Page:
- An example appears on the Horrors page. On the website, various icons represent the topics being discussed, such as the Grim Reaper for the "Murdering Madmen" section and the skull and crossbones for "Poisoning" legends. What's the icon that represents "Parental Nightmares"? Elmo!
- In one article about Dear Abby getting pranked by a letter based on the plot to an episode of The Simpsons, Barbara admits that she once pranked Ann Landers (Abby's sister) with a letter based on an urban legend, and she fell for it.
- Many of the "phallus on an innocent label/poster/drawing" myths are usually this, especially because 90% of them turn out false.
- From this article about a couple of rumors surrounding Barney The Dinosaur.
Children, especially small ones, don't easily grasp small differences — to them, a news story about illicit drugs having been discovered inside a Barney doll during a police raid is likely to be understood as drugs having been found inside Barney the television star himself. Given that to a small child, everything they see of Barney happens to him on camera, the story would quickly flesh out to the dinosaur's having been arrested while the cameras were rolling, the police appearing on set to pull the drugs from his tail and haul him off in dino-cuffs.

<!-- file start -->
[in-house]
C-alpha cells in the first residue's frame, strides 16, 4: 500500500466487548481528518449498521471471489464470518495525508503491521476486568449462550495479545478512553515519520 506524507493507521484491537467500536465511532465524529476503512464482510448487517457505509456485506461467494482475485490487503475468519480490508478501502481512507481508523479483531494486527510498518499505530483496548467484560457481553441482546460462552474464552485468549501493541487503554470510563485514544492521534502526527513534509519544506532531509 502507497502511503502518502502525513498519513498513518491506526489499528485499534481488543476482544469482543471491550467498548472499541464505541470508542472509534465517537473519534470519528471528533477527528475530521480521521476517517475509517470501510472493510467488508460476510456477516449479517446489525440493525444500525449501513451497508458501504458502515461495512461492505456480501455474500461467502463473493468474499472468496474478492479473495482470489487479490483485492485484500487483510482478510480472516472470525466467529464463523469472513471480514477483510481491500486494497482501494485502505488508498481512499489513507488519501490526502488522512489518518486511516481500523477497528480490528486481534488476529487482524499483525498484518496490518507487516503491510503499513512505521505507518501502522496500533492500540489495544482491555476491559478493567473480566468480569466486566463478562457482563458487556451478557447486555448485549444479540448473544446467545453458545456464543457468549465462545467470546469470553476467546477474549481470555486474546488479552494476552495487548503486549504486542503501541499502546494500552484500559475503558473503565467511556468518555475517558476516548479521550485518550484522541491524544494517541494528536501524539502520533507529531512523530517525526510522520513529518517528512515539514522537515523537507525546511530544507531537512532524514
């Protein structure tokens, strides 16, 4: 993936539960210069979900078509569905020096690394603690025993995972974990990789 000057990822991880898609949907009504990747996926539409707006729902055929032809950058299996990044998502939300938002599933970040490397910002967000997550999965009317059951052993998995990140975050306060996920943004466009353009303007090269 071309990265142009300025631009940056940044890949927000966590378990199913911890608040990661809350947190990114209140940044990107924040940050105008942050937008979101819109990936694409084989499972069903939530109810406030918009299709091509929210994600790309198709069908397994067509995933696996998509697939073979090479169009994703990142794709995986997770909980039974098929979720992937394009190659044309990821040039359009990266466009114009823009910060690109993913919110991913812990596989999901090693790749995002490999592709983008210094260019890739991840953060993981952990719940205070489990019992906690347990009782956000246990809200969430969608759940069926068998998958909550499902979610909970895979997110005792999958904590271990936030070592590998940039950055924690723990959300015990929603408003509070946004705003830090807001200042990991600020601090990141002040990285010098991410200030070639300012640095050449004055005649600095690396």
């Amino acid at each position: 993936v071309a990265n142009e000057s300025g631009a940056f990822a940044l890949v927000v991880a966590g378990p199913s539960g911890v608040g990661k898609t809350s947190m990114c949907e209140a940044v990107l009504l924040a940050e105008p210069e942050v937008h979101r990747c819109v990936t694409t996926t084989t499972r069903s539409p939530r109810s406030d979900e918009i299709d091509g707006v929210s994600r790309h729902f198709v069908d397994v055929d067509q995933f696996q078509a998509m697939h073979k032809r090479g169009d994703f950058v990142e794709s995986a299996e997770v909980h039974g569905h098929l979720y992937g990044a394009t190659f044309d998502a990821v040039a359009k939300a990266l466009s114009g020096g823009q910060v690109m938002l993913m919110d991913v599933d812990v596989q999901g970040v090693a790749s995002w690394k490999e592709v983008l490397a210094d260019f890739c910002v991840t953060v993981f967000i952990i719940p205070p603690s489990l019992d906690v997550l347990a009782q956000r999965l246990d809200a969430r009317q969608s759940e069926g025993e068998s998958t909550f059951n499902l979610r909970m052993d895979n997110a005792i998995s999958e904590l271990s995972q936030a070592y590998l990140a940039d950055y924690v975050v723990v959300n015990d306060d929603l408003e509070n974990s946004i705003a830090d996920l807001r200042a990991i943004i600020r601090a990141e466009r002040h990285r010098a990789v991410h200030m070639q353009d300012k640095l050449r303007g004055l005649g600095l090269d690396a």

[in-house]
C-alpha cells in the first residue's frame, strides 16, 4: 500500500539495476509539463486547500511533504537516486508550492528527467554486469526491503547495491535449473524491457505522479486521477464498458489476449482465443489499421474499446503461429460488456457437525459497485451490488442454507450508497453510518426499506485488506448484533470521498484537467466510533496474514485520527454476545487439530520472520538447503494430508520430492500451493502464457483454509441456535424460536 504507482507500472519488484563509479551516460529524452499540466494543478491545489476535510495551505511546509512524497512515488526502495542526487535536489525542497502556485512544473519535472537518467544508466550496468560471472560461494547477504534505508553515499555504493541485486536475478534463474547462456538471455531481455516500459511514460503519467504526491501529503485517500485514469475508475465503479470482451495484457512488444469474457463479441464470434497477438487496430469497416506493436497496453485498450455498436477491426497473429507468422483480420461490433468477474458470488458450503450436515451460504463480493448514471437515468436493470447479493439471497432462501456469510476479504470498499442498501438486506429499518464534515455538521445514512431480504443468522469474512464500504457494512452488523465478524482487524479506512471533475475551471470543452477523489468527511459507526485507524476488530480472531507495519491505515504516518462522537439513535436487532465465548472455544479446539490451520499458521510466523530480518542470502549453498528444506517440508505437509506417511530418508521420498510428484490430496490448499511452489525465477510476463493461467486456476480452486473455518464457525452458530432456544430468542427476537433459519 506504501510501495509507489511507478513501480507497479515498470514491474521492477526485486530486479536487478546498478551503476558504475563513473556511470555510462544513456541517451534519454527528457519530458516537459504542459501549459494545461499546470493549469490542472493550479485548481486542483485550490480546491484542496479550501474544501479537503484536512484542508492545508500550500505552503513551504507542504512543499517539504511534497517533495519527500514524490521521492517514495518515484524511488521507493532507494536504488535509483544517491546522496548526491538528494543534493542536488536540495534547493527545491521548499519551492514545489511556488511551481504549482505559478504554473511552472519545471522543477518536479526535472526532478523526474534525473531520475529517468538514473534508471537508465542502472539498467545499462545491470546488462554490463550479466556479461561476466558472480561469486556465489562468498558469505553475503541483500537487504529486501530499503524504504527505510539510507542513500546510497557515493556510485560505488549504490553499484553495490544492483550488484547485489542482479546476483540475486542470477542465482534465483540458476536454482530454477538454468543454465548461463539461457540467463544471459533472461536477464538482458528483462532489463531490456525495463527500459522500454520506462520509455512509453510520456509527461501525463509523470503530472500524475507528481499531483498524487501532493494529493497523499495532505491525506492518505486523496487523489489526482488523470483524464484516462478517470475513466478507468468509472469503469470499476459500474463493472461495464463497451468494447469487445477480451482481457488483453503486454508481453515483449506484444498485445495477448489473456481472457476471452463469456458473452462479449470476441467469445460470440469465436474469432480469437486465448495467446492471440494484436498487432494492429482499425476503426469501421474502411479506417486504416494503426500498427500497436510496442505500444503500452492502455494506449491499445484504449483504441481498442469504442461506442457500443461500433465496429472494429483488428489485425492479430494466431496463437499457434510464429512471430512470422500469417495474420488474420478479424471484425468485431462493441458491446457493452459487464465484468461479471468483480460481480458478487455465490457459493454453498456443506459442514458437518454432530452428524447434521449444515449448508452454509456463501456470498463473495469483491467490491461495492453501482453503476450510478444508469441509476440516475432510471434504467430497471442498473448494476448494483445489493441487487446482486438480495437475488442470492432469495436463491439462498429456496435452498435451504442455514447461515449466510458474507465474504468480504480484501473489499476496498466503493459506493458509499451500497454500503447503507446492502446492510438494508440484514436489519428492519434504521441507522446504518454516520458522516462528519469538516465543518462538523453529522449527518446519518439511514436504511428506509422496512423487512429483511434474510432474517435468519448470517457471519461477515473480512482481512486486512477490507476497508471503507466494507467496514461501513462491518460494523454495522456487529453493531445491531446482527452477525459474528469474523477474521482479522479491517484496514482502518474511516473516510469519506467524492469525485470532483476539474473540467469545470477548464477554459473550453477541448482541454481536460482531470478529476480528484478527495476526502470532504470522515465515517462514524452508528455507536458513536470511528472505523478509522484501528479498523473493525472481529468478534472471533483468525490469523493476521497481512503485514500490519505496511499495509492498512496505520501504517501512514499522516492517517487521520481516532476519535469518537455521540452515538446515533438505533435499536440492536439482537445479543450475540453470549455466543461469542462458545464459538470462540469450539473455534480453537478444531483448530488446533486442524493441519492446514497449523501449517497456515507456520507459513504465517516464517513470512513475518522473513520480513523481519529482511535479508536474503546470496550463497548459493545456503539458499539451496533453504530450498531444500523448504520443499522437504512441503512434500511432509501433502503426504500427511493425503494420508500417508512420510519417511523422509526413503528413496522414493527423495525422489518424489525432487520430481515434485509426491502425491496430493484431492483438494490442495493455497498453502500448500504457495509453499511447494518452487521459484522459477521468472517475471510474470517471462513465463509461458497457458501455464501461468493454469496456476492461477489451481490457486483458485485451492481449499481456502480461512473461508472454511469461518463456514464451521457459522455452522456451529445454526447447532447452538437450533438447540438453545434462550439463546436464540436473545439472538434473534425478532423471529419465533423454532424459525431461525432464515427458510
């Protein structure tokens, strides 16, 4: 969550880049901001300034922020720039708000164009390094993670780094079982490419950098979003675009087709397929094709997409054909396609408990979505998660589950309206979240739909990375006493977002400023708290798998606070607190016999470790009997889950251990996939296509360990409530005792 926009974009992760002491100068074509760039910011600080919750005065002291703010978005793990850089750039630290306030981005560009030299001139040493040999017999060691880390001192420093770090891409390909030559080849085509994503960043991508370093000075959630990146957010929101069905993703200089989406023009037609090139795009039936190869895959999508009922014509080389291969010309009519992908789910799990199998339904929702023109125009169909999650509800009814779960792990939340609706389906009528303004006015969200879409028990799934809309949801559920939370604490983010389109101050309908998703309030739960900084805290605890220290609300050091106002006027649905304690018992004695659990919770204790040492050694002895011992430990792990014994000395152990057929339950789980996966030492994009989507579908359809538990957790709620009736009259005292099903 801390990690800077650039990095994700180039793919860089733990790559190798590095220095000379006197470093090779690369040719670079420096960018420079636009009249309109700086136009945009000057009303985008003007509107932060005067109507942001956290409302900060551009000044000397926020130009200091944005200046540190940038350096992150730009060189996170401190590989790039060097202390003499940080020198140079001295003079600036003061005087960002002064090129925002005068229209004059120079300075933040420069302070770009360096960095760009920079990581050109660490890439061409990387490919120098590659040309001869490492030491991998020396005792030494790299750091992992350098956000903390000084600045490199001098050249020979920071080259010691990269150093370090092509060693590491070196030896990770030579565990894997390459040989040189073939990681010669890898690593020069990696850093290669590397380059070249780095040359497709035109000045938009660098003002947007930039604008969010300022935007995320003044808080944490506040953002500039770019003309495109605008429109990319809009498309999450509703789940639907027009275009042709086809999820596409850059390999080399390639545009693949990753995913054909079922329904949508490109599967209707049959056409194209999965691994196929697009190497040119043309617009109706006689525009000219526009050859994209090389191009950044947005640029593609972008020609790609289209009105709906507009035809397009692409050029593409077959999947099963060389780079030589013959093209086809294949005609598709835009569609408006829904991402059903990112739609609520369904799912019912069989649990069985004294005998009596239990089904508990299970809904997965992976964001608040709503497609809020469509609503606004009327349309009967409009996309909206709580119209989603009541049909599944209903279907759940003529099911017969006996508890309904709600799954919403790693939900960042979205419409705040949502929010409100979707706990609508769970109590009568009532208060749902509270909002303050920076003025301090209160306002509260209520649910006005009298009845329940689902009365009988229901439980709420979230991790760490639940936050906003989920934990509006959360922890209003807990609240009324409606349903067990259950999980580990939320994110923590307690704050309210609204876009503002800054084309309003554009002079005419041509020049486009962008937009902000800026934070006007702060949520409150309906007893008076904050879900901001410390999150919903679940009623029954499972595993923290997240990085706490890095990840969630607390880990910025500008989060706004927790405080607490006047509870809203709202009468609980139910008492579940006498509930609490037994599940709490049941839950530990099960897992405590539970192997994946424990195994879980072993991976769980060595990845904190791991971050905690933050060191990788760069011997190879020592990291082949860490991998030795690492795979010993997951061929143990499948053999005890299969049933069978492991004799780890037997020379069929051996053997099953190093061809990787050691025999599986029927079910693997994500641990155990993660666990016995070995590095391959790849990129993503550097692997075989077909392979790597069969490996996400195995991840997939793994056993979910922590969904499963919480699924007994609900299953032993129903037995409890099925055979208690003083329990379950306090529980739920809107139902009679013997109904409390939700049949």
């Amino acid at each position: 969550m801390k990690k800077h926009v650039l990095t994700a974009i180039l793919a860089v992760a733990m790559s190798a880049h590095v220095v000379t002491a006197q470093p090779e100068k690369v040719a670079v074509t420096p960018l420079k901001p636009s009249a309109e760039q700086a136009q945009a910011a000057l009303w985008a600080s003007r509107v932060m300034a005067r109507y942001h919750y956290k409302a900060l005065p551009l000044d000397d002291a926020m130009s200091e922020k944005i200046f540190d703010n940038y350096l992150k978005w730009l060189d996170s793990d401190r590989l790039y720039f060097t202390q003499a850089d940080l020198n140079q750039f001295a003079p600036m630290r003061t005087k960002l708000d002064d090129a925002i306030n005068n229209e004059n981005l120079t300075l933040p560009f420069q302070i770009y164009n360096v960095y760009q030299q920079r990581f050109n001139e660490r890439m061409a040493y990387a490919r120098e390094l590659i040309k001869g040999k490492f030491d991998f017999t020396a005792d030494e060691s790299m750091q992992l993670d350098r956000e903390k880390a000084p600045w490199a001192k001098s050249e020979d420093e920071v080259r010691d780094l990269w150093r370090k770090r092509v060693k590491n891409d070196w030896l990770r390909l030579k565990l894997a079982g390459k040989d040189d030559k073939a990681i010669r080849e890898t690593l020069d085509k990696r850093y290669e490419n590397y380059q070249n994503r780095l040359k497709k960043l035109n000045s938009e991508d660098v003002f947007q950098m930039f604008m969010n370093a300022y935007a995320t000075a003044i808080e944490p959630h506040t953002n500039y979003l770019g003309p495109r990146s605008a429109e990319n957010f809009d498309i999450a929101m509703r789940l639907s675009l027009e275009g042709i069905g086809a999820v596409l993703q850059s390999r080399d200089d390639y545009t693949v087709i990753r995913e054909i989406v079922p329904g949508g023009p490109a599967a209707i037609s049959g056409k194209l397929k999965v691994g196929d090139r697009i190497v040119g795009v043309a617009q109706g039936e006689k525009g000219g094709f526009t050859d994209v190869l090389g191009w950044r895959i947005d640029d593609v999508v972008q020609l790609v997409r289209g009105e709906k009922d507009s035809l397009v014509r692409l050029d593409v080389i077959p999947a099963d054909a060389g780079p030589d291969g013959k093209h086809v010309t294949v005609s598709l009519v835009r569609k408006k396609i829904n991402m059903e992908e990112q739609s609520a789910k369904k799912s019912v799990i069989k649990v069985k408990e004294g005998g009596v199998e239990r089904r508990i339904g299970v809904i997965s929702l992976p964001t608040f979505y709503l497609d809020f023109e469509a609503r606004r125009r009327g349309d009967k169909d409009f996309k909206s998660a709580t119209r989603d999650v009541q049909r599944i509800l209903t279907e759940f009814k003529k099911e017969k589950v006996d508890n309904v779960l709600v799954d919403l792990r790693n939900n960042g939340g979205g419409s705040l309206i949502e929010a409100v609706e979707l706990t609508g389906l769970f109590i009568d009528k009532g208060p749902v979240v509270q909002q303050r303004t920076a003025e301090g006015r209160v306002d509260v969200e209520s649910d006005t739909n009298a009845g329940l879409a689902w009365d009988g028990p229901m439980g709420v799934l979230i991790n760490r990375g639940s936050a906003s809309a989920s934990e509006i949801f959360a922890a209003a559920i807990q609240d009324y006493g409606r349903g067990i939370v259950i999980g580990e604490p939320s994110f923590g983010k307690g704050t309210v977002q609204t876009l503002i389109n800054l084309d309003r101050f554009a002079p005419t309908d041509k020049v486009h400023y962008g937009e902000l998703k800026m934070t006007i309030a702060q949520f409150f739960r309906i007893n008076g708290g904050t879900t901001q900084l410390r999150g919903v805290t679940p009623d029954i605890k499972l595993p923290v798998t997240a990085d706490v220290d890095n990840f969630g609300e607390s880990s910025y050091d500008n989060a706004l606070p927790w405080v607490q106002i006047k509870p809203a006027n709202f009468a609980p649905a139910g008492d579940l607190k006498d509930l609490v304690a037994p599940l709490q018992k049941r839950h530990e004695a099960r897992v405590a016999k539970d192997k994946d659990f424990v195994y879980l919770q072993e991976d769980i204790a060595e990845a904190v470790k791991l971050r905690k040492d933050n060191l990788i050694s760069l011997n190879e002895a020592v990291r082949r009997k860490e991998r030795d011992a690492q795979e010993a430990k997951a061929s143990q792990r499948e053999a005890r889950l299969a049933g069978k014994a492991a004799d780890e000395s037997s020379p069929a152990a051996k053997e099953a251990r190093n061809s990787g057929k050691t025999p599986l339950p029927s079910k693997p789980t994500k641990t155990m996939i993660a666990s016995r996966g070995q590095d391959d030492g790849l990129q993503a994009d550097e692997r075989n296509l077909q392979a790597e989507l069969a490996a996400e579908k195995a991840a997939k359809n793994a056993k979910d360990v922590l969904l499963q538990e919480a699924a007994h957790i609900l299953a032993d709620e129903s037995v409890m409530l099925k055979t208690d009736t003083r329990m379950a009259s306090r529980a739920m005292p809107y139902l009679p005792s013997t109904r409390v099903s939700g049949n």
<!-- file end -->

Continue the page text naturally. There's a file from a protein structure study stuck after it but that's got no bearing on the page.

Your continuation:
- The response to the Blue Ribbon Against Child Abuse legend:
A number of readers have asked us if this item is "true", a question we're not sure how to answer. As unlikely as it might be that a three-year-old could possess the language skills necessary to compose such a piece, it's even more unlikely that anyone could describe her own murder in the first person.
- This glurge and their response to whether or not it was based on a true story.
- Actually, quite a few of the more outlandish legends include this type of response. There's apparently nothing the Internet can create that's so obviously false that someone—often several someones—won't forward it to Snopes asking if it's true.